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Editorial : Quantum Structures in Cognitive and Social Science Aerts, Diederik, 1953-; Broekaert, Jan; Gabora, Liane; Sozzo, Sandro Apr 25, 2016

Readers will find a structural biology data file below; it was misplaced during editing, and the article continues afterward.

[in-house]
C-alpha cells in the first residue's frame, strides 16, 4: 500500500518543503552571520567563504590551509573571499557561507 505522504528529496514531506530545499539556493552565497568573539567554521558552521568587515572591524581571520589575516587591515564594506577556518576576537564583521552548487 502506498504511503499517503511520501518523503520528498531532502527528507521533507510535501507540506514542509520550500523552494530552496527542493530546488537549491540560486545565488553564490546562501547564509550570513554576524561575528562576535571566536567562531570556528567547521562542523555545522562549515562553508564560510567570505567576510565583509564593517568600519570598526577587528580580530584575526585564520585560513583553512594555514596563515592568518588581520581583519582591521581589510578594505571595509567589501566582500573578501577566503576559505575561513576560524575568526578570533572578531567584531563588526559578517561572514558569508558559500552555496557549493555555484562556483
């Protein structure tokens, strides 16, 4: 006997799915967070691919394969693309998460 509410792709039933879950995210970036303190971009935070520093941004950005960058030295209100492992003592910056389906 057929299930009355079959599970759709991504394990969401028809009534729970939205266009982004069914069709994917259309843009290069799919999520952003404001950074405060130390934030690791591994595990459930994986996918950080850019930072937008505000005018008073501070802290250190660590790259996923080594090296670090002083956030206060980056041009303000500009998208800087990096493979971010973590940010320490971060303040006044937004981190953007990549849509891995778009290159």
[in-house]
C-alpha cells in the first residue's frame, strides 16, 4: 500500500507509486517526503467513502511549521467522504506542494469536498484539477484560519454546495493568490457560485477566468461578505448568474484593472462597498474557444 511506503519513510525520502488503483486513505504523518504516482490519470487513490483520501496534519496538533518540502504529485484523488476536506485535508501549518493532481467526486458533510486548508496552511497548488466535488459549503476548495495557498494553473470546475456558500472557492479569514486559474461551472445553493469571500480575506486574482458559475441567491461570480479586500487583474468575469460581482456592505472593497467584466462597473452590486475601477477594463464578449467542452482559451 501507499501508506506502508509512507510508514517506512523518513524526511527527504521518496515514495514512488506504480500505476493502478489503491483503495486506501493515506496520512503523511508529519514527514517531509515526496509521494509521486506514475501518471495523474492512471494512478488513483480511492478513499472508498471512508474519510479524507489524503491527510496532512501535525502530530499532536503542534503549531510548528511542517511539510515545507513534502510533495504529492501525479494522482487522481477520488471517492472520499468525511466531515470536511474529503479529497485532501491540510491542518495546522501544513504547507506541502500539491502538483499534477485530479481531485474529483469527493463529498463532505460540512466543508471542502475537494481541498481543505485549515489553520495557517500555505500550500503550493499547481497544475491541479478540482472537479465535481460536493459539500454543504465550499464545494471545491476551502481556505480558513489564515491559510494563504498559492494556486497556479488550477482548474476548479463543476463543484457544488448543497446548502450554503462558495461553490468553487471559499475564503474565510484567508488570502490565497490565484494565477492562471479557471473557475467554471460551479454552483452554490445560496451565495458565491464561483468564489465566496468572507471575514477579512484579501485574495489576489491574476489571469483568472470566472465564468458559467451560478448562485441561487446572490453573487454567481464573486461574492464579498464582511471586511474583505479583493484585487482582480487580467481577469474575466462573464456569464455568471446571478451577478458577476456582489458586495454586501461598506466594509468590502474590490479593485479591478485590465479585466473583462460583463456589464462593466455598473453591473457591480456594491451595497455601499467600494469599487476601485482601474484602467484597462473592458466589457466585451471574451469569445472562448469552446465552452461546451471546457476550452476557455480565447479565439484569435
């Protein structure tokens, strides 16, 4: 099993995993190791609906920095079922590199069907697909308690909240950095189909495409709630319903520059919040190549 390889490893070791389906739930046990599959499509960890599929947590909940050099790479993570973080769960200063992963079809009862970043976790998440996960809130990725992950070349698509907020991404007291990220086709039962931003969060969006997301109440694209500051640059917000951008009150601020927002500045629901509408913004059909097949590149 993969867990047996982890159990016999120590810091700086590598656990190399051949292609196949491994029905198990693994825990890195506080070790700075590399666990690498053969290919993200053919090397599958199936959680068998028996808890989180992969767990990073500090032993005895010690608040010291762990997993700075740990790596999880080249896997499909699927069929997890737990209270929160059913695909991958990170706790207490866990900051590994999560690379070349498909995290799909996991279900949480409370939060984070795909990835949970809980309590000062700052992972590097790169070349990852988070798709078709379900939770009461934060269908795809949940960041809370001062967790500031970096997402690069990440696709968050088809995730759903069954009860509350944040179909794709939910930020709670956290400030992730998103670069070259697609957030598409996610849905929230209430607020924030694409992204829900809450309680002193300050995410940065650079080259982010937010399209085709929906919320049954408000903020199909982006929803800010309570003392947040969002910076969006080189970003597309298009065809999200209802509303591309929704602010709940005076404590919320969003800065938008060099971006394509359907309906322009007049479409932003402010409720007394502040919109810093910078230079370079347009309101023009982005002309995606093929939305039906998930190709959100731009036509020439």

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EDITORIALpublished: 25 April 2016doi: 10.3389/fpsyg.2016.00577Frontiers in Psychology | www.frontiersin.org 1 April 2016 | Volume 7 | Article 577Edited and reviewed by:Bernhard Hommel,Leiden University, Netherlands*Correspondence:Sandro Sozzoss831@le.ac.ukSpecialty section:This article was submitted toCognition,a section of the journalFrontiers in PsychologyReceived: 05 April 2016Accepted: 07 April 2016Published: 25 April 2016Citation:Aerts D, Broekaert J, Gabora L andSozzo S (2016) Editorial: QuantumStructures in Cognitive and SocialScience. Front. Psychol. 7:577.doi: 10.3389/fpsyg.2016.00577Editorial: Quantum Structures inCognitive and Social ScienceDiederik Aerts 1, Jan Broekaert 1, Liane Gabora 2 and Sandro Sozzo 3*1Center Leo Apostel for Interdisciplinary Studies, Free University of Brussels, Brussels, Belgium, 2Department of Psychology,University of British Columbia, Kelowna, BC, Canada, 3 School of Management, Institute for Quantum Social and CognitiveScience, University of Leicester, Leicester, UKKeywords: quantum structures, quantum cognition, decision theory, human cognition, cognitive modelingThe Editorial on the Research TopicQuantum Structures in Cognitive and Social ScienceA fundamental problem in cognitive and social science concerns the identification of the principlesguiding human cognitive acts such as decision-making, categorization, and behavior underuncertainty. Identifying these mechanisms would have manifold implications for fields rangingfrom psychology to economics, finance, politics, computer science, and artificial intelligence. Thepredominant theoretical paradigm rests on a classical conception of logic and probability theory.According to this paradigm people make decisions by following the rules of Boole’s logic, whilethe probabilistic aspects of these decisions can be formalized by Kolmogorov’s probability theory.This classical approach was believed to provide a quite complete and accurate account of humandecision-making at both a normative level (describing what people should do) and a descriptivelevel (describing what people actually do). However, starting from the seventies, experimentalstudies of conceptual categorization, human judgment and perception, and behavioral economicshave revealed that this classical conception is fundamentally problematical, in the sense that thecognitive models based on these mathematical structures are not capable of capturing how humansmake decisions in situations involving uncertainty. In the last decade, an alternative scientificparadigm has arisen that employs a different and more general modeling scheme; it uses themathematical formalism of quantum theory to model situations and processes in cognitive andsocial science. This new approach has not only met with considerable success but is becomingincreasingly accepted in the scientific community, having attracted interest from importantscientists, top journals, funding institutions, and media. Prisoners’ dilemmas, conjunction anddisjunction fallacies, disjunction effects, violations of the Sure-Thing principle, Allais, Ellsbergand Machina paradoxes, are only some of the examples where the application of the quantummechanical formalism has shown significant effectiveness over traditional modeling schemes of aclassical type.The Frontiers Research Topic “Quantum Structures in Cognitive and Social Science” present anoverview of current research that applies the formalism of quantum theory to cognitive and socio-economic domains. The term “quantum” may be misleading. The aim here is not to investigatethe microphysical processes occurring in the human brain and, as a consequence, driving humanjudgments. Rather, we inquire into the validity of quantum theory as a general, coherent, andunitary paradigm for human cognition. In this respect, this research benefits from studies intothe axiomatic and operational foundations of quantum physics. The scope of this bold approachto human cognition is discovering general rules that associate the empirical phenomenology inthese domains with states, measurements, and probabilities of outcomes in such a way that theseentities are represented exactly as quantum theory inHilbert space represents states, measurements,and probabilities of outcomes in the phenomenology of microphysics. The ensuing modeling isAerts et al. Editorial: Quantum Structures in Cognitive and Social Sciencetheory-based, not experiment-based; that is, the models are notbuilt around a specific effect or experiment, although they aresometimes used in conjunction with empirical data to build astronger case. The models are constructed following the generalepistemological and technical constraints of quantum theory;hence the successes of this quantum theory-based modelingsuggest that it might provide a general theory for humancognition.This Research Topic develops around three main directions ofresearch, as follows.(i) The deep reasons underlying the success of the quantumparadigm in cognitive and socio-economic domains areinvestigated.(ii) Further empirical situations are identified in these domainswhere the quantum formalism presents advantages withrespect to traditional modeling schemes, and new genuinequantum structures appear.(iii) The application of this quantum paradigm is extended tonovel and barely explored domains.The first set of results concern knowledge representation andconceptual categorization. Aerts et al. analyze the results of acognitive test on conjunctions and negations of natural concepts,showing that a quantum-theoretic probabilistic model in Hilbertspace faithfully represents the collected data, at variance witha set-theoretic Kolmogorovian model. This result is explainedby assuming the existence of two types of reasoning in humancognition, a dominant emergent reasoning, and a secondarylogical reasoning. Some mathematical aspects of this quantum-theoretic model on conceptual conjunctions and negations aredeveloped in Veloz and Desjardins through the introduction ofunitary operators in Hilbert space. Aerts et al. show instead thatthe quantum-theoretic approach Aerts et al. can be interpretedas a suitable generalization of Rosch’s prototype theory, whereprototypes are context-dependent and may interfere whenconcepts combine.The second set of results concern the modeling of humandecision-making. Moreira and Wichert explore an alternativequantum-theoretic approach, the quantum-like Bayesiannetwork, to describe the paradoxes related to the violation of theSure-Thing Principle in experiments on human judgments. Theirmodel is in a good agreement with different sets of empiricaldata. The opinion paper in Pothos et al. reviews some currentprogress on the quantum similarity model in Hilbert spacerecently proposed by Pothos et al. which correctly representshuman similarity judgments. Decision-making errors andpreference reversal are also investigated in Yukalov and Sornettewithin their quantum decision theory. Wang and Busemeyeranalyze the notion of complementarity in human cognition, andclaim that the way in which it is used in quantum physics can alsobe helpful in cognitive science. Human perception is the object ofthe study in Khrennikov, where the author develops a quantummodel of the sensation-perception dynamics, illustrating itby means of the model of bistable perception of a specificambiguous figure, the Schröder stair. Finally, Tressoldi et al.identify a significant violation of temporal Bell inequalities ina set of cognitive tests. The violation indicates, according tothe authors, the presence of temporal entanglement betweenbinary human behavioral unconscious choices at a given timeand binary random outcomes at a different time. In all theseapproaches, the presence of quantum structures in cognitionis determined by the fact that the cognitive systems underinvestigation share a common feature, namely contextuality. Adifferent position with respect to the presence of contextuality incognition is assumed in Zhang and Dzhafarov, where the authorsapply a theory of (non)contextuality to analyze series-parallel(SP) mental architectures.The third set of results concern advanced applications ofthe quantum-mathematical formalism to wider ranges of socialscience. Bisconti et al. propose an inverse Potts model, typicallyused in statistical quantum field theory, to reconstruct thenode states in a real-world social network. Haven exploresthe properties of two types of potential functions, inspired byclassical and quantum physics that can be potentially employedto model financial information, including preferences towardrisk and uncertainty. Finally, Dalla Chiara et al. investigatedifferent, but mutually related, aspects of parallelism withinthe framework of quantum computation, cognition and music,and study potential applications of quantum computationalsemantics in both natural and musical language.Leaving aside the specific differences between the approachesabove, most of them agree in claiming that quantum structuresare systematically present in cognitive and social sciencephenomena, and that quantum-inspired models are moreefficient than traditional set-theoretic models of probability. Is“quantum” the end of the story? Is Hilbert space really theplace where all these phenomena can be modeled? Is there anyempirical deviation from quantum predictions? We do not haveyet an answer to these questions. This is why we believe thatthe road that will lead further to possibly a generally acceptedquantum theory of human decision-making will still be full offascinating surprises.AUTHOR CONTRIBUTIONSAll authors listed, have made substantial, direct, and intellectualcontribution to the work, and approved it for publication.Conflict of Interest Statement: The authors declare that the research wasconducted in the absence of any commercial or financial relationships that couldbe construed as a potential conflict of interest.Copyright © 2016 Aerts, Broekaert, Gabora and Sozzo. This is an open-access articledistributed under the terms of the Creative Commons Attribution License (CC BY).The use, distribution or reproduction in other forums is permitted, provided theoriginal author(s) or licensor are credited and that the original publication in thisjournal is cited, in accordance with accepted academic practice. No use, distributionor reproduction is permitted which does not comply with these terms.Frontiers in Psychology | www.frontiersin.org 2 April 2016 | Volume 7 | Article 577